Orange's partnership with the estates
- Orange promised to revert the trend of the power of Alva increasing at the expense of local priviledges and traditional rights.
- He promised to return the lost freedoms to the people of the Netherlands.
- In Holland and Zealand he soon fulfilled his commitments.
- In July 1572 Orange communicated his wish and promise to the estates of Holland that 'that they shall sicuss and ordain the best and most suitable means of restoring and reestablishing... all the old priviledges, rights and usages of the towns.'
- Orange was in this communication attempting to enlist support and gain money; the towns alone possessed reserves of wealth and only they through the provincial estates could impose taxes.
- Orange's defeat in 1572 gravely weakened his natural authority and to maintain his influence Orange had to concede a partnership in government to the estates.
- Orange was confirmed as stadholder of Holland, Zealand and Utrecht in 1572 and with the estates' permission, Orange now used these titles to justify his authority in the rebel provinces.
- In 1572, the 2 states accepted a formal union and orange was made head of the combined government.
- The estates appointed committees to advise the prince on all matters of government and war; their deputies sat in Orange's councils of state and finance.
- The decrees of the stadholder were issued in the name of 'His Excellency and the Estates'.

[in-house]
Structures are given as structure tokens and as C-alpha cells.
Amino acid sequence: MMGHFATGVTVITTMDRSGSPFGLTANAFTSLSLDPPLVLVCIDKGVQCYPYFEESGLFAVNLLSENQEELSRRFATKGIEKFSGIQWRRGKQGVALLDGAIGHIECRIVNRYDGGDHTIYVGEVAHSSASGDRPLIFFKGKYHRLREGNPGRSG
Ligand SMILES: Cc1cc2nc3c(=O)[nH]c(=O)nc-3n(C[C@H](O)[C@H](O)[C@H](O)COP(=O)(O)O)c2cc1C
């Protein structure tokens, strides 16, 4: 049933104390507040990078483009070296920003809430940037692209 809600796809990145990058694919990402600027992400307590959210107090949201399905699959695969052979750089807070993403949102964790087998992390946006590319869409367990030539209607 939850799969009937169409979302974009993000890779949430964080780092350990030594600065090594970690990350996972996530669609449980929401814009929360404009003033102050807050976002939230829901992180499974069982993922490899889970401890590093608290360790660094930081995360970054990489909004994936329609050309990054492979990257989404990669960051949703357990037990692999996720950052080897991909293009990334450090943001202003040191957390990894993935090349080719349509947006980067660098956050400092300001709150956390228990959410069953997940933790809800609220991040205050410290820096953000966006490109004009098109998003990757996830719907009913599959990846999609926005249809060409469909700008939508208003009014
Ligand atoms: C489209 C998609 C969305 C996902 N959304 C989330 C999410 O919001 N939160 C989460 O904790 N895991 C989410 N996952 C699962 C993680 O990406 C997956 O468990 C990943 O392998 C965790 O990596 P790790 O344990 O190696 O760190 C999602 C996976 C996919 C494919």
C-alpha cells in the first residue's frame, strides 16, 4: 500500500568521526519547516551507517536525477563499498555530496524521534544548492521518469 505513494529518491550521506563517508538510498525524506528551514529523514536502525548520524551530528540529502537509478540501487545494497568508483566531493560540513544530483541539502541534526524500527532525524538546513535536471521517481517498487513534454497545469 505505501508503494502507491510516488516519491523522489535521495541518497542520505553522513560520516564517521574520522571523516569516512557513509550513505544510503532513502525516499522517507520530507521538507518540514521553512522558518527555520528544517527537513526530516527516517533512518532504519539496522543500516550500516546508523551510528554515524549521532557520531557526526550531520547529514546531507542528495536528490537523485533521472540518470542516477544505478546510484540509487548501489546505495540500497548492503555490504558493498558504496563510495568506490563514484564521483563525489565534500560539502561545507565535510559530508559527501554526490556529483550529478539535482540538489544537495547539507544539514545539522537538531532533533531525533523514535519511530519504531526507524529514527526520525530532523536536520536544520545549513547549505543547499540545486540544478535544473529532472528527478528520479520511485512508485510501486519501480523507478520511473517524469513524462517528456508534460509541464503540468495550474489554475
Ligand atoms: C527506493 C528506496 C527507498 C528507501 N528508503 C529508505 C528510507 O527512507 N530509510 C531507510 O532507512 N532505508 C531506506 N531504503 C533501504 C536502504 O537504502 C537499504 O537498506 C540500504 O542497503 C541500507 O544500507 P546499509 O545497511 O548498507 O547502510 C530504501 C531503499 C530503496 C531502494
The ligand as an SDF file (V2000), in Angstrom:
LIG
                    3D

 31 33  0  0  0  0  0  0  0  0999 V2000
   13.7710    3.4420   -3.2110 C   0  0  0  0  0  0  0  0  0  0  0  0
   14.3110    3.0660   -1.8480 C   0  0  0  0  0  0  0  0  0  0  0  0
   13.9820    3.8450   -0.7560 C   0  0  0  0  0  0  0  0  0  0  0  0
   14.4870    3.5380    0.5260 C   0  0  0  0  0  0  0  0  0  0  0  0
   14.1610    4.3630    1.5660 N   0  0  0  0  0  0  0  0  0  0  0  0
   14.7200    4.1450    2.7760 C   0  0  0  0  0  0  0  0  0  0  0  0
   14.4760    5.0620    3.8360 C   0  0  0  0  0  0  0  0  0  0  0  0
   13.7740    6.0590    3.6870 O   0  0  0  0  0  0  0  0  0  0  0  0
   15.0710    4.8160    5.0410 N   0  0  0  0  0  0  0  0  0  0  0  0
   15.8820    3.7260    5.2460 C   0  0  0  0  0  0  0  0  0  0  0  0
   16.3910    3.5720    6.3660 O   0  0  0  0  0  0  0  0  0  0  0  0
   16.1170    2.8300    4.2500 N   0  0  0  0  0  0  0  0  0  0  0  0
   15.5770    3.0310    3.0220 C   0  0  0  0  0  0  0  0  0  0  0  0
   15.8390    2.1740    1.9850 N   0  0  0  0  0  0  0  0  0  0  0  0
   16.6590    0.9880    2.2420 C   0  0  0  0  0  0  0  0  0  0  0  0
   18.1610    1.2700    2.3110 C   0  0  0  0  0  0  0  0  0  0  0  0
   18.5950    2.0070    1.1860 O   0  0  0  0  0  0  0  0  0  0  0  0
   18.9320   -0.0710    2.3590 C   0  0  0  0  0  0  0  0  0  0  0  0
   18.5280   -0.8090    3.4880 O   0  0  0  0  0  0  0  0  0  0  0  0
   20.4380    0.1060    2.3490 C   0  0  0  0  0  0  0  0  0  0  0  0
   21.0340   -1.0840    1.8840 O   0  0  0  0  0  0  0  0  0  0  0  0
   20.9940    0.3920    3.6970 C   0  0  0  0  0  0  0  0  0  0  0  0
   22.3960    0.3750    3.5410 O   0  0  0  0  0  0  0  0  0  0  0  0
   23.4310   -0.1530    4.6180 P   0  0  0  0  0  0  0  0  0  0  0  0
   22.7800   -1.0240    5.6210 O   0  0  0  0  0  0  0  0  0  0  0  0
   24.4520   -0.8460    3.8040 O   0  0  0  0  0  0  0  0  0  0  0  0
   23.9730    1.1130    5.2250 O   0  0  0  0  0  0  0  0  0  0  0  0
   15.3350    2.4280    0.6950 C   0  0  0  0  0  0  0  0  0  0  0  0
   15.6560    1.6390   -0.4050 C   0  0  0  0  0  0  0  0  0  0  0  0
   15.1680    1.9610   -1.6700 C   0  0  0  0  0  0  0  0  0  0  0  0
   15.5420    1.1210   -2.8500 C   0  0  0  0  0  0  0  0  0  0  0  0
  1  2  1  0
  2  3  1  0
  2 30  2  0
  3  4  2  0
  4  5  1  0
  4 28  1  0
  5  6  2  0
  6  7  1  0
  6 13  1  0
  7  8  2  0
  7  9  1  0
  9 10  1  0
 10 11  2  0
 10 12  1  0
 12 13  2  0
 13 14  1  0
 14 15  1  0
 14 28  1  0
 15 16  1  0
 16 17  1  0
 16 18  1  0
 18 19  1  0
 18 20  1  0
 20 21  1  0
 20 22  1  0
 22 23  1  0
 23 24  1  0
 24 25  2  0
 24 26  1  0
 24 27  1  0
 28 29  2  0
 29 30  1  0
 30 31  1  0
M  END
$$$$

- Parliamentary regime was thus installed in Holland and Zealand with power jointly shared by Orange and the estates.
- Orange's undertakings expressed a belief in parliamentary government?
- By 1576 he had engineered a constitutional revolution as he had talked of constitutional restoration before.
- This constitutional revolution was accompanied by what has since been called 'the revolutionary reformation'.
- Both Orange and the estates had intended a full measure of religious toleration; in July 1572 the estates of Holland had promised freedom of worship 'to Reformed and Roman Catholic'.
- This commitment soon gave way.
- In summer of 1572 outbreaks of iconoclasm erupted in the towns occupied by the Sea Beggars.
- Churches and monasteries were ransacked; priests were murdered.
- In 1573, Orange had the most violent Beggars arrested for their excesses; this removed a potential source of opposition but did not resolve the religious conflict.
- Returning exiles fanned the unrest and by the spring the exercise of the Catholic religion had to be banned in the interest of public…